|Biography of Alexander H. Stephens|
STEPHENS, Alexander Hamilton, statesman, was born in Taliaferro county, near Crawfordville, Ga., Feb. 11, 1812; son of Andrew B. and Margaret (Grier) Stephens, and grandson of Alexander Stephens, a native of England, who immigrated to Pennsylvania about 1746; served in the Colonial army under Braddock, and in the Continental army during the Revolution; removed to Georgia in 1789-90, and settled on a plantation in what became Taliaferro county, and died in 1813. His maternal grandfather, Aaron Grier, was the father of Robert Grier, the maker of "Grier's Almanac," popular in Georgia for many [p.7] years. Andrew B. Stephens died in 1826, and Alexander was left an orphan, his mother having died some years before. He inherited about $444, and this with a small legacy from his grandfather was spent upon his education. He lived with his uncle, Charles C. Mills, of Washington, Wilkes county, a man of wealth and influence. He was sent to the high school at that place, taught by the Rev. Alexander Hamilton Webster, pastor of the Presbyterian church, through whose influence Alexander (who then first made use of the middle name Hamilton in respect for his teacher and friend) received an offer from the Presbyterian Educational society to loan him the money for a college course, and he matriculated at Franklin college (University of Georgia) in 1828, and was graduated in 1832, but refused to pay two dollars for a diploma. He taught school to repay his indebtedness to his benefactors, 1832-34, and determining to adopt the profession of law, he was admitted to the bar, July 22, 1834, having given but two months' time to prepare for his examination. W.H. Crawford and J. H. Lumpkin, his examiners, both declared it to be the best examination they had ever witnessed. He lived frugally, and soon earned sufficient money to purchase his father's plantation in 1839, and the estate which became Liberty Hall, his future home in Crawfordville. He was a states rights Whig, but opposed to nullification, and he was elected a representative to the Georgia legislature in 1836, against a determined opposition, and after a heated canvass of the district. He took a front rank in the house, and his presentation to the state of the earning capacity of a railroad from Atlanta to Chattanooga secured the appropriation for the Western and Atlantic railroad, which became known as the state road. He also secured the first charter ever granted in the United States for a college for the regular graduation of women in classics and the sciences, the Georgia Female college at Macon, chartered in 1836, and opened, Jan. 7, 1839, with six professors and as many assistants. He was re-elected to the legislature in 1837, and each following year until 1841, when he declined a re-election, but was sent to the state senate in 1842-43. He was a delegate to the Charleston commercial convention in 1839, and in 1843 was elected a representative from Georgia to the 28th congress (to complete the term of Hark A. Cooper, who resigned to run for governor of the state) by 3000 majority. At this time Georgia had not formed congressional districts, and after he had taken his seat he addressed the house on the question of his right to be seated when Georgia had not conformed to the Federal act requiring the state to divide into districts instead of electing representatives from the state at large on the general ticket. His right to a seat was sanctioned by the committee on elections, and Georgia thereafter complied with the law. He was re-elected from the seventh district to the 29th-32d congresses, and from the eighth district to the 33d-35th congresses, serving continuously, 1839-59, when he declined further Office, and announced his retirement from public life in a speech at Augusta, Ga., July 2, 1859. He had supported Harrison in 1840, Clay in 1844, and Taylor in 1848. He urged the admission of Texas, and in February, 1847, introduced in the house resolutions opposing the prosecution of the war against Mexico, as a violation of the constitution and carried on for conquest, but the house refused to consider the resolutions. In 1848 he opposed the Clayton compromise against the opinions of his constituents, and the protests of the citizens of the whole state. When he appeared in Atlanta he was attacked and nearly killed in the public street by Judge Francis Cone, a prominent citizen of his own district, who sought to force him to retract his words spoken in opposition to the measure. He also sought to settle a dispute with Herschel V. Johnson and with Benjamin H. Hill by challenging them to meet him on the field of honor, but neither would accept the call. He opposed the policy of President Taylor; supported the Kansas-Nebraska bill in 1854; opposed Know-nothingism in 1855; advocated the doctrine of Senator Douglas, and in 1856 supported James Buchanan. During the presidential canvass of 1860 he supported the candidacy of Stephen A. Douglas for President, and was an elector-at-large for Georgia on the Douglas and Johnson ticket. On Nov. 30, 1860, a letter passed from Abraham Lincoln of Springfield, Ill., to Mr. Stephens at Crawfordville, which led to a correspondence in which the views of both statesmen were fully expressed, but as Mr. Lincoln had marked his second letter "For your own eye only," this correspondence was not made public until after the close of the war. Mr. Stephens opposed secession, but proposed the state convention of Jan. 16, 1861, that a full voice of the people might be obtained, and he voted against secession with 88 other delegates, 208 voting for the measure. He was appointed by this convention a member of the proposed Provisional congress to assemble at Montgomery, Ala., Feb. 4, 1861, and was then chosen provisional Vice-President of the proposed Confederacy, with Jefferson Davis as President. On March 21, he spoke in Savannah in favor of the upholding of the new Confederate States constitution, declaring that its chief corner stone was slavery; and in April he urged upon the Virginia state convention assembled at Richmond the adoption of the ordinance of secession. The regular election for President and [p.8] Vice-President of the Confederate States under the constitution was held, Nov. 6, 1861, and Davis and Stephens were unanimously re-elected for a term of six years. Mr. Stephens differed with President Davis on the question of conscription in 1862, and formed a peace party in Georgia in 1864, Gov. Joseph E. Brown and Gen. Robert Toombs supporting it, and through their influence the Lincoln-Stephens resolutions on the suppression of the writ of habeas corpus by the Confederate government were passed by the Georgia legislature, March 4, 1864. He headed the unsuccessful peace commission composed of Mr. Stephens, J. A. Campbell and R. M. T. Hunter, appointed by the Confederate government, and they met President Lincoln and Secretary Seward at Hampton Roads, Feb. 3, 1865. The committee reported to President Davis that there could be no peace short of unconditional submission, and when the President refused to consider any such terms, Mr. Stephens left Richmond for his home in Crawfordville, Ga., Feb. 9, 1865, and reached there on the 20th. He was arrested, May 11, at his home, and confined in Fort Warren, Boston Harbor, until Oct. 13, 1865, when he was discharged on parole. In February, 1866, he was elected U.S. senator, but when he reached Washington he was not permitted to take his seat, Georgia not having complied with the requirement necessary to secure a place in the councils of the nation. While in Washington he testified before the reconstruction committee of congress, and he taught a class of law students, at his quiet home at Crawfordville, at least 100 young men being instructed by him during his residence there. In 1872, he became editor and part owner of the Atlanta Sun, in which he opposed the candidacy of Horace Greeley, but the paper did not prove financially successful. He was a candidate for U.S. senator before the legislature of Georgia, November, 1871, but was defeated by Joshua Hill, and again in 1873, when he was defeated by Gen. John B. Gordon. He was a representative in the 43d-47th congresses, 1873-82; supported the Tilden and Hendricks ticket in 1876, and in the Hayes-Tilden Controversy advocated a disregard of the alleged returns, but did not favor the seating of Tilden by force. He resigned his seat in congress in 1882, having been elected governor of Georgia by 60,000 majority. His health soon failed so as to incapacitate him for official work. He was a trustee of the University of Georgia, 1875-83, and declined the chair of political science and history of that institution in 1868. During his last term as representative in congress he was an intense sufferer, and appeared each day on the floor of the house either on crutches or seated in a wheel chair from which he was unable to rise unaided. He delivered a notable oration on the occasion of the unveiling of Carpenter's painting "The First Reading of the Emancipation Proclamation" at the head of the stairway in the hall of representatives in the National capitol, Feb. 12, 1878. He is the author of: The War Between the States (2 vols., 1867-1870); School History of the United States (1871), and History of the United States (1883). In October, 1900, his name in "Class M, Rulers and Statesmen," received 7 votes for a place in the Hall of Fame, New York University. His greatest speech was delivered on the occasion of the celebration of the 150th anniversary of the landing of the first colonists under Oglethorpe, the founding of Savannah and the birth of the state of Georgia, celebrated in Savannah, Feb. 13, 1883. He died from the exposure incident to this journey, in Atlanta, Ga., March 4, 1883.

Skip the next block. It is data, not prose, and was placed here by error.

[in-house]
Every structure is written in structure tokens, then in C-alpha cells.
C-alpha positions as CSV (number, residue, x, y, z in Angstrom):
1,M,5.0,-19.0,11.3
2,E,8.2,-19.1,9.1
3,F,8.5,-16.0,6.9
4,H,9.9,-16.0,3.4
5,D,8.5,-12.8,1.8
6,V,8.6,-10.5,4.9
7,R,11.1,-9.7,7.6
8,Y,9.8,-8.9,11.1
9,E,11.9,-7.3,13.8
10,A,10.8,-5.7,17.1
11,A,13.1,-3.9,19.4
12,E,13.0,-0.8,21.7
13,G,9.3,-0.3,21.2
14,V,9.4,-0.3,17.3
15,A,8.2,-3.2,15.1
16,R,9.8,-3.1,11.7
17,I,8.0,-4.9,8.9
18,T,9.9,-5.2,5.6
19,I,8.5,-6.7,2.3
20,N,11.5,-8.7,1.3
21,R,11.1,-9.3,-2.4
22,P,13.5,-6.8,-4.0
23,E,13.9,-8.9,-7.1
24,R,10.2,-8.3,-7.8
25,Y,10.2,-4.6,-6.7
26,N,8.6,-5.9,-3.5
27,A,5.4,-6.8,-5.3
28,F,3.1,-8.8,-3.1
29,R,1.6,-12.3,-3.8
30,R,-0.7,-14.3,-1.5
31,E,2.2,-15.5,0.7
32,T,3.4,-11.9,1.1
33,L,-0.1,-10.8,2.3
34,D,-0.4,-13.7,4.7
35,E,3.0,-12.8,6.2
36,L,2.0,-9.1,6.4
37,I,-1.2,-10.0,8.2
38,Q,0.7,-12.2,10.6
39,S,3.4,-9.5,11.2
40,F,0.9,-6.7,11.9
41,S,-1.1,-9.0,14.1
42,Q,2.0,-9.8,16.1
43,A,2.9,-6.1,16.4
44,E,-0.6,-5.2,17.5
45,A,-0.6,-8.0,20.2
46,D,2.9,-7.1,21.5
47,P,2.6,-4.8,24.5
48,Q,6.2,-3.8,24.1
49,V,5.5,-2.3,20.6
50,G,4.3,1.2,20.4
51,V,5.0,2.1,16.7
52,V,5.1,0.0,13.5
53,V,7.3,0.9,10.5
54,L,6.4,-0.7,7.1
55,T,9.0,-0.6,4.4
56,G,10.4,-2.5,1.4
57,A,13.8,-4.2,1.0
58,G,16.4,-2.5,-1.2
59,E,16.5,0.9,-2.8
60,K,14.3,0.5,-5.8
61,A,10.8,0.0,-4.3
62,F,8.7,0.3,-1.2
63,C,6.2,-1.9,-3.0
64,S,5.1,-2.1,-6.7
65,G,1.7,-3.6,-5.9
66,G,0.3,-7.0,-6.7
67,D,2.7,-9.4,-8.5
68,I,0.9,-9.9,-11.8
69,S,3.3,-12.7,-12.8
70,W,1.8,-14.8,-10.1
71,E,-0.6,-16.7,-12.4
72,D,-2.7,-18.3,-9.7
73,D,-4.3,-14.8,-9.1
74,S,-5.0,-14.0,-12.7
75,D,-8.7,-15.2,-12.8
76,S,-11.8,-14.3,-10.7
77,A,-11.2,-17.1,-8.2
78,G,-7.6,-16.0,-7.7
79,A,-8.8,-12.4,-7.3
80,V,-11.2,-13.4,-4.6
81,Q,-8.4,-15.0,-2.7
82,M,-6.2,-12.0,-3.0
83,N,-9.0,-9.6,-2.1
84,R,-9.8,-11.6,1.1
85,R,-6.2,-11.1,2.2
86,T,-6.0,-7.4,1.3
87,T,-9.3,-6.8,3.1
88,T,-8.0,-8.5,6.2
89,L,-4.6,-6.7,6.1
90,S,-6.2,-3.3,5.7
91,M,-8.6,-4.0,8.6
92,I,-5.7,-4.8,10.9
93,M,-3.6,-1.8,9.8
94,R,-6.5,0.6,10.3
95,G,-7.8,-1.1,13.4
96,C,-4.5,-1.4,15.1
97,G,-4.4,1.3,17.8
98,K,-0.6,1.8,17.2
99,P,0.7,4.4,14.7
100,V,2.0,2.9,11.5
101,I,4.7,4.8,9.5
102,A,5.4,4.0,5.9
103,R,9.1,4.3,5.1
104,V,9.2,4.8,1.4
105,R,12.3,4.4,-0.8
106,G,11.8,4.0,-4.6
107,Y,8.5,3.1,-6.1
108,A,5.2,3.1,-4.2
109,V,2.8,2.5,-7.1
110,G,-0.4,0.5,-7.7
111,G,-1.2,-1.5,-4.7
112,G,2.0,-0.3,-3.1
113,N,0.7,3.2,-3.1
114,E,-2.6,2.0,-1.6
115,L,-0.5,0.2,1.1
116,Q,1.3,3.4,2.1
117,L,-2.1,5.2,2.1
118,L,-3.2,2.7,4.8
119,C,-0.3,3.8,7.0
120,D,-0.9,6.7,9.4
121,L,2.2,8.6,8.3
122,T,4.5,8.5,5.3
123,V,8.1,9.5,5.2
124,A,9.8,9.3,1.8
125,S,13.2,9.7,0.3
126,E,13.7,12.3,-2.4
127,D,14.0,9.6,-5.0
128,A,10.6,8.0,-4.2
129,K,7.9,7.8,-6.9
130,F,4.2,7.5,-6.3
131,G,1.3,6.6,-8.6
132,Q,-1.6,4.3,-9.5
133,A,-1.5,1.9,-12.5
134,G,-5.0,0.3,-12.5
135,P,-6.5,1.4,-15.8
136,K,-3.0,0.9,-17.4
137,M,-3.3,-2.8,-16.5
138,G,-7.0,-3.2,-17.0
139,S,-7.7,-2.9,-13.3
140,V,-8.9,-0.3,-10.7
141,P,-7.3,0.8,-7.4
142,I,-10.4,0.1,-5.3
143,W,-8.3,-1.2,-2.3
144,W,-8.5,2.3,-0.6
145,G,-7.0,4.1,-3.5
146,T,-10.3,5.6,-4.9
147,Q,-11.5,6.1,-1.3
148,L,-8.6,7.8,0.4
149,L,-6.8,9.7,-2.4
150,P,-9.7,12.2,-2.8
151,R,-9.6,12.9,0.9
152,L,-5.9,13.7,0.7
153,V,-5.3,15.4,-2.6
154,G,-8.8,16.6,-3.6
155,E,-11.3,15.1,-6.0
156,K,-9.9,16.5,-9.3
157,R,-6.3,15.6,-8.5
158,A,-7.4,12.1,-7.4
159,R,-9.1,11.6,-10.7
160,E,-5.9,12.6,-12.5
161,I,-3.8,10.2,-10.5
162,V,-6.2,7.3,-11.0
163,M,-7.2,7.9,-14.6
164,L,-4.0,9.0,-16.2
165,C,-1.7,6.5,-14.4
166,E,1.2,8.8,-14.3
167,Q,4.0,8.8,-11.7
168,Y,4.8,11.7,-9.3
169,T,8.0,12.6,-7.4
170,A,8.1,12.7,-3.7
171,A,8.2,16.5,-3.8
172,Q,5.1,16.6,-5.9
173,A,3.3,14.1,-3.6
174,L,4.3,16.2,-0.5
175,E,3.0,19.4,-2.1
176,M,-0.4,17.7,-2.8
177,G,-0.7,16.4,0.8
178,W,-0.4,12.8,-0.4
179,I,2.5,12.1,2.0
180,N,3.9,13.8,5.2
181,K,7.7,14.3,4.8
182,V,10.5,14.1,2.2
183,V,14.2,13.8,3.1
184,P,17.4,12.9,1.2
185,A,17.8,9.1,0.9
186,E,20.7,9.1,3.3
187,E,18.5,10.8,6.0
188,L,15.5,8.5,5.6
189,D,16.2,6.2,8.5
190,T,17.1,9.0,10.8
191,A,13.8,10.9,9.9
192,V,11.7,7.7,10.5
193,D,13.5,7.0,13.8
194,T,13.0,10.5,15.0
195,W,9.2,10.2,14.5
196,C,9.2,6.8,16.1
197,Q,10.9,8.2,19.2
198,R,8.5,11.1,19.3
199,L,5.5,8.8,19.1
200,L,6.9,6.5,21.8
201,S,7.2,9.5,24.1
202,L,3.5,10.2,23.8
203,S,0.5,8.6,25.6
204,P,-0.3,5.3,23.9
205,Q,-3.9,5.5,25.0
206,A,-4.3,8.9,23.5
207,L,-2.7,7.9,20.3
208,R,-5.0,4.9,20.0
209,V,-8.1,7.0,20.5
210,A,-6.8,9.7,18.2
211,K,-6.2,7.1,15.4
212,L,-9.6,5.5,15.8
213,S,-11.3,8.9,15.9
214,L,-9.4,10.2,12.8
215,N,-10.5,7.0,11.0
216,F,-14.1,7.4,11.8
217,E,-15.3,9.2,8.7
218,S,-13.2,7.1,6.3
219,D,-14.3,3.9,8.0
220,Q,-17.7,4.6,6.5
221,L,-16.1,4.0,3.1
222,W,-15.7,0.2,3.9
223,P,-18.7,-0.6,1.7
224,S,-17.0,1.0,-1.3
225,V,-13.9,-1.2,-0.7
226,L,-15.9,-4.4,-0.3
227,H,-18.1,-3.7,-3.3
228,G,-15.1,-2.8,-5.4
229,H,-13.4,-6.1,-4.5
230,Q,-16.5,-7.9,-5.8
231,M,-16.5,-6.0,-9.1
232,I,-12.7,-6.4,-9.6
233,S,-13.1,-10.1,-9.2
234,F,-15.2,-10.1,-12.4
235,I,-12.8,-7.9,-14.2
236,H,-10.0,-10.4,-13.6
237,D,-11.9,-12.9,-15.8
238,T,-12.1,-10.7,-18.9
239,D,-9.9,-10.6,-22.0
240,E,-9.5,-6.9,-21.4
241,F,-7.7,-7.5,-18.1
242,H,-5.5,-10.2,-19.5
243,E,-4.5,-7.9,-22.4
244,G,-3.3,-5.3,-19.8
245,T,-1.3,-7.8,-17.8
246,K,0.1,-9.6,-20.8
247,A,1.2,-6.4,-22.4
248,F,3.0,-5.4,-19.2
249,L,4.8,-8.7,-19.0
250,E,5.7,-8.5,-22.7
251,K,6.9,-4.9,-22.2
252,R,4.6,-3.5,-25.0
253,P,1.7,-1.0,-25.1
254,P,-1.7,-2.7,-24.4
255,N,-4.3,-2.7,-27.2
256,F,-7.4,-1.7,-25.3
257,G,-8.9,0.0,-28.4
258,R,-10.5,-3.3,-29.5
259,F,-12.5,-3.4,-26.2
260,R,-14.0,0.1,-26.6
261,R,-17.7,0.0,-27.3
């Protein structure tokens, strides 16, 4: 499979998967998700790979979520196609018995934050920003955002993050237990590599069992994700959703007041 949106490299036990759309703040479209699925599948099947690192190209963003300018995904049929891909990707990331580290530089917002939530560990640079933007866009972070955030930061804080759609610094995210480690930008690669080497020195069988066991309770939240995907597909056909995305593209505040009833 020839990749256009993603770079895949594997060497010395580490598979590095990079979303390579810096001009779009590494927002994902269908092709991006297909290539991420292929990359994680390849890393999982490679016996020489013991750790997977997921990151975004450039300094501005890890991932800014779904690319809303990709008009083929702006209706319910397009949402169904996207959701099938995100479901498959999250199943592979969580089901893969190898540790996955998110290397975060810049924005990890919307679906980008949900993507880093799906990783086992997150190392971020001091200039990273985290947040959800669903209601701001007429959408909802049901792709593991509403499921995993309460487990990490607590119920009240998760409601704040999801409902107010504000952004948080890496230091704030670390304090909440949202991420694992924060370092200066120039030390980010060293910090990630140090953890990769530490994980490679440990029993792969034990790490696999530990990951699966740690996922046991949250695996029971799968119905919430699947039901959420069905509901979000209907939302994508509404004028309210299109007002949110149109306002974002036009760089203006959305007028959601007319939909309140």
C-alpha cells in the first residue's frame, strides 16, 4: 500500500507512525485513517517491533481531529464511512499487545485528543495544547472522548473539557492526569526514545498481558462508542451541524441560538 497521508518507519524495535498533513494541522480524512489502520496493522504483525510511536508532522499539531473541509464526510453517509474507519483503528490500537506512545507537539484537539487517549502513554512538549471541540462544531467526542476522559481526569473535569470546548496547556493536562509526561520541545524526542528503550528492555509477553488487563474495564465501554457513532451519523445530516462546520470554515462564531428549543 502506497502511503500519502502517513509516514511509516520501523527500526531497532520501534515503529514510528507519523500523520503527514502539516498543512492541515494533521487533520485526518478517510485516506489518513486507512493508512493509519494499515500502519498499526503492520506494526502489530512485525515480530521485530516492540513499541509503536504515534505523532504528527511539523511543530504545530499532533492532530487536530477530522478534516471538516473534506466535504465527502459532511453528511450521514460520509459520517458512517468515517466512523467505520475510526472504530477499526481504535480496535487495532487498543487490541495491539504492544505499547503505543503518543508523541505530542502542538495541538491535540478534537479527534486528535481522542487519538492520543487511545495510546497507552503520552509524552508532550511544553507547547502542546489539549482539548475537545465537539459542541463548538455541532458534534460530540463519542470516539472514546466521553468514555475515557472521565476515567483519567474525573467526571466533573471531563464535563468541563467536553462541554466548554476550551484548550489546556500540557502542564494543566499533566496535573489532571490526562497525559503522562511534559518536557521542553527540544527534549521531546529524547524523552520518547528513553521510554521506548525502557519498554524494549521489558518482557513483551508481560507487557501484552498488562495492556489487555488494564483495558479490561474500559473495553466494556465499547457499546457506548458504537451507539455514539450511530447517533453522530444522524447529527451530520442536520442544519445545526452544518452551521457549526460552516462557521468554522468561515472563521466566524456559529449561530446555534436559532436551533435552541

The Twentieth Century Biographical Dictionary of Notable Americans, Volume X. Rossiter Johnson, ed., Boston: The Biographical Society, 1904.